New York State Attorney General Eric Schneiderman – one of the architects of the federal lawsuit – said, "The Clean Water Rule is a common sense application of the law and the best science to protect our waters. The Trump Administration's suspension of these vital protections is reckless and illegal. That is why I will lead a multi-state coalition that will sue to block this rollback in court."

Then, on March 30, 2018, exactly two months after the EPA announced the suspension of the Clean Water Rule, Mr. Pruitt issued a directive giving himself much greater authority over "waters of the United States" under the CWA.

The one-page memo eliminated the authority of EPA career regional staff to make special CWA "determinations of geographic jurisdiction." Instead, Mr. Pruitt re-delegated that authority to the DC-based assistant administrator for the EPA's Office of Water.

Any project that discharges dredged or fill materials into water of the US must obtain a permit issued by the Army Corps of Engineers under Section 404 of the CWA. Prior to Mr. Pruitt's March 30 memo, EPA career regional staff had the ability to review and potentially veto such permits if it was determined that the project would result in unacceptable adverse environmental impacts to a body of water or wetland. Mr. Pruitt's directive eliminates that local control and allows Mr. Pruitt (or his successor) much greater influence over the potential development of energy and other major industrial or infrastructure developments throughout the US.

On the heels of EPA's two-year suspension of the Clean Water Rule, several environmental activists characterized Mr. Pruitt's March 30 memo as just the latest assault on the CWA.

"This action subjects safeguards for clean water across the U.S. to filtration through one politician's hands," said Kyla Bennet, a director of Public Employees for Environmental Responsibility. "Every corporation that wants a pass on Clean Water Act compliance is invited to meet privately with the most user-friendly EPA administrator in history."

The EPA, on the other hand, downplayed the significance of the change in policy directed by Mr. Pruitt's March 30 memo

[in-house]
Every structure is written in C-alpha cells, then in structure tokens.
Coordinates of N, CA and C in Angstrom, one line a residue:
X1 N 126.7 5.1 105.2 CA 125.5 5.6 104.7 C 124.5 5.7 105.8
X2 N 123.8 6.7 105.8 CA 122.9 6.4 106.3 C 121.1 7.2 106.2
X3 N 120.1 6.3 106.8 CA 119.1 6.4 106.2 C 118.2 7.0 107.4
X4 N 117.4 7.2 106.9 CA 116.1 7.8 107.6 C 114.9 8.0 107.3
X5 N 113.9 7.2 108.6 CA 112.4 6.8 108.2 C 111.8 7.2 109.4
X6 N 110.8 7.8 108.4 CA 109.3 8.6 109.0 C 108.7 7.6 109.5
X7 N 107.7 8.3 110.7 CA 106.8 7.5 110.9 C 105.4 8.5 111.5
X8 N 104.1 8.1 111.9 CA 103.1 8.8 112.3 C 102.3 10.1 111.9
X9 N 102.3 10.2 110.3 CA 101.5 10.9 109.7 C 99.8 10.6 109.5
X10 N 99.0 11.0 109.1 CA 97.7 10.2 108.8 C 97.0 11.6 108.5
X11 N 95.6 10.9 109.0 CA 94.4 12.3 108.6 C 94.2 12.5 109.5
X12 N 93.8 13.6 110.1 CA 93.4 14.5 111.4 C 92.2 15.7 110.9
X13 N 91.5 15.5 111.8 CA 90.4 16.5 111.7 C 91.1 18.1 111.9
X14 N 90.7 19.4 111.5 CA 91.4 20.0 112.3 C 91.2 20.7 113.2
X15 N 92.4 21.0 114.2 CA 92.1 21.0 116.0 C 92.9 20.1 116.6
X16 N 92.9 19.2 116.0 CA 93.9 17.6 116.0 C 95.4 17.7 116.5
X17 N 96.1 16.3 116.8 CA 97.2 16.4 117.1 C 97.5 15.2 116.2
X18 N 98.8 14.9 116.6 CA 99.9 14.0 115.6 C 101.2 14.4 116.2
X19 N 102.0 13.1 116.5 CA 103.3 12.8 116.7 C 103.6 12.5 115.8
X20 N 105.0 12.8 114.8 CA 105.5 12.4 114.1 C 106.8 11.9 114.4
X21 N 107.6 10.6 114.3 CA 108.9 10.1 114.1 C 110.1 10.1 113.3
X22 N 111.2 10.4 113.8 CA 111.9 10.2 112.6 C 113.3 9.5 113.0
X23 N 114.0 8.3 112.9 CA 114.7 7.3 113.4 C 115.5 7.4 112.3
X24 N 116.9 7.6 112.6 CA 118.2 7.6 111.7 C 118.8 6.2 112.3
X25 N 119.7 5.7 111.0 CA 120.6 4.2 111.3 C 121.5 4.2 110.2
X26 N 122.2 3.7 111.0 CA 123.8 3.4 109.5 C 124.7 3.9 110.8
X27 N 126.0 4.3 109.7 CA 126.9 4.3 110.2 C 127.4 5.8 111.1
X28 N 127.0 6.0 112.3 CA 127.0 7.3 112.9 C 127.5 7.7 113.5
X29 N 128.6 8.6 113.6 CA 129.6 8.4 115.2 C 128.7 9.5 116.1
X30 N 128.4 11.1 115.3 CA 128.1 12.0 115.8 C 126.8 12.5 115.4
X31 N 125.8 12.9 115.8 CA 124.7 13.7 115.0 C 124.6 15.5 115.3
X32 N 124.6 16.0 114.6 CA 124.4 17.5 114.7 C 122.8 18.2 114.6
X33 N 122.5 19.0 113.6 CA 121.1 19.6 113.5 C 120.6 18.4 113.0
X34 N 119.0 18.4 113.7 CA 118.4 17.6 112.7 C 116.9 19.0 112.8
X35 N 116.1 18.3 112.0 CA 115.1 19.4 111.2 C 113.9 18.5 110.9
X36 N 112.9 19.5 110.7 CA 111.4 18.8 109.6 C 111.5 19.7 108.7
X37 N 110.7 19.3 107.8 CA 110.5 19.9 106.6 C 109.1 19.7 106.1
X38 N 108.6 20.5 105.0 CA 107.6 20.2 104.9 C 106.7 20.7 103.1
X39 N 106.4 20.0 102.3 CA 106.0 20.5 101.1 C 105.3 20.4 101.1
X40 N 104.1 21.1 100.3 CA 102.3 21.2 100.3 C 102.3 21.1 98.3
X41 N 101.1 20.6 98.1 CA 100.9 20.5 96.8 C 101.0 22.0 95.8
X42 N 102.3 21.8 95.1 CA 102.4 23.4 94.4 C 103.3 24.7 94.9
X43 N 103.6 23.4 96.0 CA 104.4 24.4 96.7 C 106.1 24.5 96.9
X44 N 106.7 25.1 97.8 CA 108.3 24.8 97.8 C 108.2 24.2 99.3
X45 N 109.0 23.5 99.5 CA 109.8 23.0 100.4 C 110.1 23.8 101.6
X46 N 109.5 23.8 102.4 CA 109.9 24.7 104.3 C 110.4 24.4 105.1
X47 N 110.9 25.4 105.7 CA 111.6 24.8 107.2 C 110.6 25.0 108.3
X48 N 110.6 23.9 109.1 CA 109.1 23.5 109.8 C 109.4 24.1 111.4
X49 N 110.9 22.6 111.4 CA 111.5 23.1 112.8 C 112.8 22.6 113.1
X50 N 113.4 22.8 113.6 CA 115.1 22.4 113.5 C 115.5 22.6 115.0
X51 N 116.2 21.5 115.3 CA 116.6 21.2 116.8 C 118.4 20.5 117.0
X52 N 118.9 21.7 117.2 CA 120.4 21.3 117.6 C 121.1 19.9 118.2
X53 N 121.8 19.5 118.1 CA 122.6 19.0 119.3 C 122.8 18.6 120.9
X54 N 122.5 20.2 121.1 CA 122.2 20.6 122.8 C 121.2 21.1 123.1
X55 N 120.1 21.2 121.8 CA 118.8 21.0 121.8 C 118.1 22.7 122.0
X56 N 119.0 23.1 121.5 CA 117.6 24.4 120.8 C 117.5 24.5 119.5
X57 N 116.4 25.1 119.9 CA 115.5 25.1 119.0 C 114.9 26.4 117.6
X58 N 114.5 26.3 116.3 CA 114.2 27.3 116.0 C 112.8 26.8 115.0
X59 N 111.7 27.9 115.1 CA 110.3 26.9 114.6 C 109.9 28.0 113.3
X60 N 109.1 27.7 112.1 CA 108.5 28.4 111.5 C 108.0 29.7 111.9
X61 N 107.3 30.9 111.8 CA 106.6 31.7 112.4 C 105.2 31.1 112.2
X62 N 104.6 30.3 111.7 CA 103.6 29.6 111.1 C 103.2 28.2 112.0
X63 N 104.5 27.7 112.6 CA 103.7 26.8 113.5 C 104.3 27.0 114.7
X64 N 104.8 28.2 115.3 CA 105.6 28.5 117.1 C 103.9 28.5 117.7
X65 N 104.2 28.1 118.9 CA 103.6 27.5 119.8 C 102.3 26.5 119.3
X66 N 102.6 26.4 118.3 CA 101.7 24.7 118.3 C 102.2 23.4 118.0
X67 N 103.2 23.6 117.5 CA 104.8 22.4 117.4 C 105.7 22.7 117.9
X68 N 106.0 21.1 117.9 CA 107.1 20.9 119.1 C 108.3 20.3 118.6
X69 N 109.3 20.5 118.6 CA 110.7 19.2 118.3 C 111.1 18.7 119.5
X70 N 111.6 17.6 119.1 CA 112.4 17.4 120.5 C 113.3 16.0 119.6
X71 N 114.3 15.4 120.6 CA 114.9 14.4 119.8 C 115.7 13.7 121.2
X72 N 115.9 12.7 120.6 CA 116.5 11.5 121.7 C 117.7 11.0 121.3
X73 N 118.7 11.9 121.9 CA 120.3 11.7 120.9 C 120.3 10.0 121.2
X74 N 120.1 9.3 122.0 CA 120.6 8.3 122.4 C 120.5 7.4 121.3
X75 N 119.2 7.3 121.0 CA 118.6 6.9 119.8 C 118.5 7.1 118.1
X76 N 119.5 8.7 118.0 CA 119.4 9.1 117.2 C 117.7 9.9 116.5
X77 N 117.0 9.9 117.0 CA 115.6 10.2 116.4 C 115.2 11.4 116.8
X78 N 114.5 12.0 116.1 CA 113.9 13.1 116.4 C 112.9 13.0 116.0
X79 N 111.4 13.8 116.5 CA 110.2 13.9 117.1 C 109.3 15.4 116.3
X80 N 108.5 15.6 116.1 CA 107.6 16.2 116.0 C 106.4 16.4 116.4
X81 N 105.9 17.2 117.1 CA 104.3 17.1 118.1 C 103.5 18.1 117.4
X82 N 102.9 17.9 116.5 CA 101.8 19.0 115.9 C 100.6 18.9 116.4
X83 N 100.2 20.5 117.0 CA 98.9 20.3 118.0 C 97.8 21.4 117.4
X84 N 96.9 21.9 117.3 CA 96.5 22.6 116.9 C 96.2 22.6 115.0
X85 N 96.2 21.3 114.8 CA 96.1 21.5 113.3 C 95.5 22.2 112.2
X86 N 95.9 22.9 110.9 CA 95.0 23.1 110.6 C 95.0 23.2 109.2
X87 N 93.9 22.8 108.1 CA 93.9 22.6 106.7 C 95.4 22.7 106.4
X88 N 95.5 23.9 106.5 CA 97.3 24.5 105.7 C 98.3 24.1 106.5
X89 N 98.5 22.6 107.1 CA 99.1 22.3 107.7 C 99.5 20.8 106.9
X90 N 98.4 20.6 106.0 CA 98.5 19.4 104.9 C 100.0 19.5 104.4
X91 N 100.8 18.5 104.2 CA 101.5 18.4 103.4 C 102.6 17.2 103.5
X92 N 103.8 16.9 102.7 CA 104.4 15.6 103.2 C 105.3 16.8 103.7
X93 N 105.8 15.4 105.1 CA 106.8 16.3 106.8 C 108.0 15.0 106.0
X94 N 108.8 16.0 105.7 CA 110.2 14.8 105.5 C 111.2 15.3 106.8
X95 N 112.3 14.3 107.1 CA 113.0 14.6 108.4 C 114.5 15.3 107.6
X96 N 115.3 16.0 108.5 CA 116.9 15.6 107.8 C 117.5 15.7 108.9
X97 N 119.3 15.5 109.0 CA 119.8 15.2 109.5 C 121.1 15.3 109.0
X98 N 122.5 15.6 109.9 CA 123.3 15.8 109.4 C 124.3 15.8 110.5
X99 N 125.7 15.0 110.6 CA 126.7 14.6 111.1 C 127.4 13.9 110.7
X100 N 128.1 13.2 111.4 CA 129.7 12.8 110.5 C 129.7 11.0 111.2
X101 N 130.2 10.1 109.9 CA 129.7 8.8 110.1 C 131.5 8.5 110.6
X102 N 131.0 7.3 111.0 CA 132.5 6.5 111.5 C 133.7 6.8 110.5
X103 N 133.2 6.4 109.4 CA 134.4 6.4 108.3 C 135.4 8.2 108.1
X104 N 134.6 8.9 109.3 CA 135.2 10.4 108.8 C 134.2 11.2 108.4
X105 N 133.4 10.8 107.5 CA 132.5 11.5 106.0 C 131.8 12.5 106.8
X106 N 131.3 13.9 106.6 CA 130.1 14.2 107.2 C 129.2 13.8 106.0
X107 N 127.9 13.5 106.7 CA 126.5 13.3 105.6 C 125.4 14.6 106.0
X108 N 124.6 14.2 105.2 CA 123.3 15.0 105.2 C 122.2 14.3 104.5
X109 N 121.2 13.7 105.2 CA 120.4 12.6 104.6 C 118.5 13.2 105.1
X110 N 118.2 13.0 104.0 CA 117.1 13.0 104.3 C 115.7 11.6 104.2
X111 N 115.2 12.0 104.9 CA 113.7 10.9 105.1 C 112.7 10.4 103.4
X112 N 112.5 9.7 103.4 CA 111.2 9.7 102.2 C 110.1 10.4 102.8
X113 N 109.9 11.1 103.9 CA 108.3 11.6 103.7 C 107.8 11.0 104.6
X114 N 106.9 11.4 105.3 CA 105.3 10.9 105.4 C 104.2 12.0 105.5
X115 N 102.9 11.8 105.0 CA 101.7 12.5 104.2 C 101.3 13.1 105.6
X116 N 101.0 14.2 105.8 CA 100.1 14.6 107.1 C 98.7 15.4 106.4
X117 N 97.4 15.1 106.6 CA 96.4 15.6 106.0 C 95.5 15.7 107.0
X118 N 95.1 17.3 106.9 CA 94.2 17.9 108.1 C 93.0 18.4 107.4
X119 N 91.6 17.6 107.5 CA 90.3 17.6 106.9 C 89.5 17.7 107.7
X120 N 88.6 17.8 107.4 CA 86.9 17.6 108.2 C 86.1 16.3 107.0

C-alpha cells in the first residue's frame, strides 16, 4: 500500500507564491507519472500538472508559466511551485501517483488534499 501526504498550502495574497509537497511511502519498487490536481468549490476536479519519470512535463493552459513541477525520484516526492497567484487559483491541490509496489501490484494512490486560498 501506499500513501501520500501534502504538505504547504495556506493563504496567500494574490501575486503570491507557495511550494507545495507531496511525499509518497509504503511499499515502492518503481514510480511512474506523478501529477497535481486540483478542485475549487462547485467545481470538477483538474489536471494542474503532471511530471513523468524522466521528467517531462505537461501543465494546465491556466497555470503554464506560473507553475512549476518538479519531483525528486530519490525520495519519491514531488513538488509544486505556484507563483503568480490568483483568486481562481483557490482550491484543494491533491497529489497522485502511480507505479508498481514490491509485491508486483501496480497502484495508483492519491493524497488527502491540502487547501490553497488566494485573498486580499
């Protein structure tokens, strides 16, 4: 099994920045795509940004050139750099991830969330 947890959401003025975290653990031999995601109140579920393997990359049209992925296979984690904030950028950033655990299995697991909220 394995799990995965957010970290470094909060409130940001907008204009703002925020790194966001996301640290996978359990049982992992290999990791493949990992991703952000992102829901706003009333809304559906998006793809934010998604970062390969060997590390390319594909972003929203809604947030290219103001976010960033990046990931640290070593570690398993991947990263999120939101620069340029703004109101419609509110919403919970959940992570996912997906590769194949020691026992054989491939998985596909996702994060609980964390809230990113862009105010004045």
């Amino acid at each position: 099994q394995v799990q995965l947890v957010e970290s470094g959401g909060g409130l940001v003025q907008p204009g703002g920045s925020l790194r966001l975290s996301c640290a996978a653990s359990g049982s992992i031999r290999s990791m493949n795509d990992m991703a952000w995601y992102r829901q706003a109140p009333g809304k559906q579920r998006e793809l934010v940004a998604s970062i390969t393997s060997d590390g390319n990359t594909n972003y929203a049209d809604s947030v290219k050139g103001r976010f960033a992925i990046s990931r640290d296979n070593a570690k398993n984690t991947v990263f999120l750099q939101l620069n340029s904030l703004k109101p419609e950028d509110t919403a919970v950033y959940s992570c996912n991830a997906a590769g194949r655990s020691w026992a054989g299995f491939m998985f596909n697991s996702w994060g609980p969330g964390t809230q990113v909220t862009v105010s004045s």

"This memo explains that jurisdictional determinations that raise significant issues or technical difficulties should be handled in a consistent and uniform manner, particularly during the [Clean Water Rule] rulemaking," said EPA spokeswoman Liz Bowman. "Regions will absolutely be involved in the process and work closely with the Administrator's office when doing the work to assess jurisdiction for very select, and often rare, cases."

Precise reach of CWA will remain murky

In light of these continuing judicial, regulatory and executive uncertainties, predicting the precise reach of the CWA in the coming years will remain challenging. It appears likely that it will be years before any centralized definition of the CWA's scope will be finally reached – and until then its precise contours will be murky at best.

This immediate uncertainty means that the analysis of the application of the CWA to any particular project will require an even more intense evaluation of relevant facts and local jurisprudential and regulatory authority. It will be critical for developers that expect to discharge materials into even the smallest bodies of water (or even those undertaking a project on what appears to be dry land) to make sure that they understand CWA enforcement in states and regions where they operate, or risk running afoul of the CWA's permitting and other compliance requirements.